That’s not just a national dynamic. It extends to state races, too.
Oregon’s three-way governor’s campaign has left Democrats worried that they might lose for the first time since 1982. Climate policy loomed large over the race — at least, in theory.
Since 2019, Oregon Republicans have fled the state Capitol multiple times to stall cap-and-trade legislation, prompting Gov. Kate Brown (D) to dispatch state troopers to return them. Democrats ultimately dropped the climate legislation and enacted some policy through executive action.
Each candidate for governor played a major role in that drama. The Republican candidate, former state House Republican leader Christine Drazan, helped lead the GOP walkout. The Democratic candidate, former state House Speaker Tina Kotek, pushed the climate bill through the House. And the independent candidate, former Democratic state Sen. Betsy Johnson, rallied with conservative opponents of the bill and then helped kill it in the Senate.
But voters have focused more on crime, inflation and homelessness than on climate programs, said Kevin Looper, an Oregon political consultant working for the Johnson campaign.
“Everybody thought, going in, that we’re gonna have a big debate about climate and energy,” he said. “And we haven’t had any debate about it.”
To be sure, environmental groups have spent millions of dollars this year on climate-focused political ads. Some of them are designed to sway voters, including in Wisconsin and Oregon’s gubernatorial races.
But often, climate has acted as a way to mobilize each party’s base and to raise campaign cash.
One of the candidates who most often run climate ads, according to Meta’s ad library, is Sen. Chuck Schumer (D-N.Y.). All but assured reelection this year, the majority leader’s climate ads tend to link to Democratic fundraising pages.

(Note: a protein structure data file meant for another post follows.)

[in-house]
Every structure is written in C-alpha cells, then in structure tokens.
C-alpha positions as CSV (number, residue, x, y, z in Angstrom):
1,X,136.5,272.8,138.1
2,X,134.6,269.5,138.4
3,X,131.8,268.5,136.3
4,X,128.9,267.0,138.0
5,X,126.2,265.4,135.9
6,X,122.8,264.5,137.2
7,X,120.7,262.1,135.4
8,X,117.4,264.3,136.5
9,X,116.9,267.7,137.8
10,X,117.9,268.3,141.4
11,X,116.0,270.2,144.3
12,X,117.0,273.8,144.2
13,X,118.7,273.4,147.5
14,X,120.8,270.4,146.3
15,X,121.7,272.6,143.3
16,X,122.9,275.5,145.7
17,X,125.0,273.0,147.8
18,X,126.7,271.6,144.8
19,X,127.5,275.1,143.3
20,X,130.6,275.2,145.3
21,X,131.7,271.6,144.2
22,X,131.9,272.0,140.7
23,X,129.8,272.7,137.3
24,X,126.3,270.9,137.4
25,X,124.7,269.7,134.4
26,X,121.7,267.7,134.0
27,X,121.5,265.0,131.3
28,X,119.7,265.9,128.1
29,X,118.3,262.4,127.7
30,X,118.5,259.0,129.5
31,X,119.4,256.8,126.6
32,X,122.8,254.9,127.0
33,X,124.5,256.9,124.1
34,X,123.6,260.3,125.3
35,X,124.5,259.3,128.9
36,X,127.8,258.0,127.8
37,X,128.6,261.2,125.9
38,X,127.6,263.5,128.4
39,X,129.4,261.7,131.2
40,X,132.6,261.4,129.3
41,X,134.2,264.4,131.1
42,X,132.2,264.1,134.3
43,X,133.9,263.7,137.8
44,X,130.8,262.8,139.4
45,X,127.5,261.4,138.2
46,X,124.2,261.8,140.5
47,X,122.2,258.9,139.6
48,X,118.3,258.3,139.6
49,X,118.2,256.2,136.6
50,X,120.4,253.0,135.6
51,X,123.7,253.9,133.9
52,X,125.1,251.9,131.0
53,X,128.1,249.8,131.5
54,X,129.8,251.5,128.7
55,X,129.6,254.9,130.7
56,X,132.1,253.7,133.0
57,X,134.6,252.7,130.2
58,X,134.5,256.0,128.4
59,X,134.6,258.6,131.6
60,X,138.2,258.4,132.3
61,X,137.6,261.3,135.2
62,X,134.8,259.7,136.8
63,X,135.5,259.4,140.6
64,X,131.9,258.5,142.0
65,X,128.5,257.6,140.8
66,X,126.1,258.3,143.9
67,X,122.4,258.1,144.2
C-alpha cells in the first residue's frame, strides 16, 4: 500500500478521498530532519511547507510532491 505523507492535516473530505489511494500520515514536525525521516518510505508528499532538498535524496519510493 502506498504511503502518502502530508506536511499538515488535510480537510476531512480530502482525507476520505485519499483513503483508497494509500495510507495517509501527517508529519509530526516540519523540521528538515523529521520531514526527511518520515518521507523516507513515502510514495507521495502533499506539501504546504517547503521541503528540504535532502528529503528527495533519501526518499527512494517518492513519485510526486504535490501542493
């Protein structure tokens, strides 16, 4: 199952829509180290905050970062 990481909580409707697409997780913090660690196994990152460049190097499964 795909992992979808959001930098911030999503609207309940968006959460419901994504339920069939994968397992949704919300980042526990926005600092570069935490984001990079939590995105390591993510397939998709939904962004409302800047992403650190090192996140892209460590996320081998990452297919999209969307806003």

Every single Democratic lawmaker voted to pass the Inflation Reduction Act in August — historically considered too close to Election Day to risk significant action. This time, Democrats saw failure to pass climate policy as the greater risk.
“To me, that’s proof positive that the folks running for election aren’t scared of this issue the way they were before,” Curtis said. “So in my bizarre world, we’re making progress. It’s not toxic anymore.”
Republicans have a different explanation for why they didn’t attack the Inflation Reduction Act: They didn’t need to. Biden’s standing on the economy could hardly be worse.
Since Biden’s first day in office, when he canceled the Keystone XL pipeline, Republicans have worked to link his climate policy to rising gas prices. That strategy has worked so well that Republicans are even competitive in the liberal Northeast, where the home heating season is just starting, said Doug Heye, a Republican strategist and former communications director for the Republican National Committee.
It doesn’t matter that U.S. energy prices reflect an international market that’s struggling under Russia’s war on Ukraine as well as other causes of global inflation, he said. That argument is lost on most voters.
“Fit that in a bumper sticker or a campaign ad,” Heye said.
Biden has worked to shift blame to oil companies, which have seen record profits in the last few quarters. He has repeatedly threatened to crack down on “Big Oil” price gouging.
Other Democrats have prosecuted that attack more vigorously. During a Fox News town hall this month for Ohio’s Senate campaign, Rep. Tim Ryan (D) attacked oil companies for taking record profits while energy prices were so high.
“I think that’s wrong,” Ryan said, drawing raucous applause from the swing-state audience. “And I think we need to crack down on it.”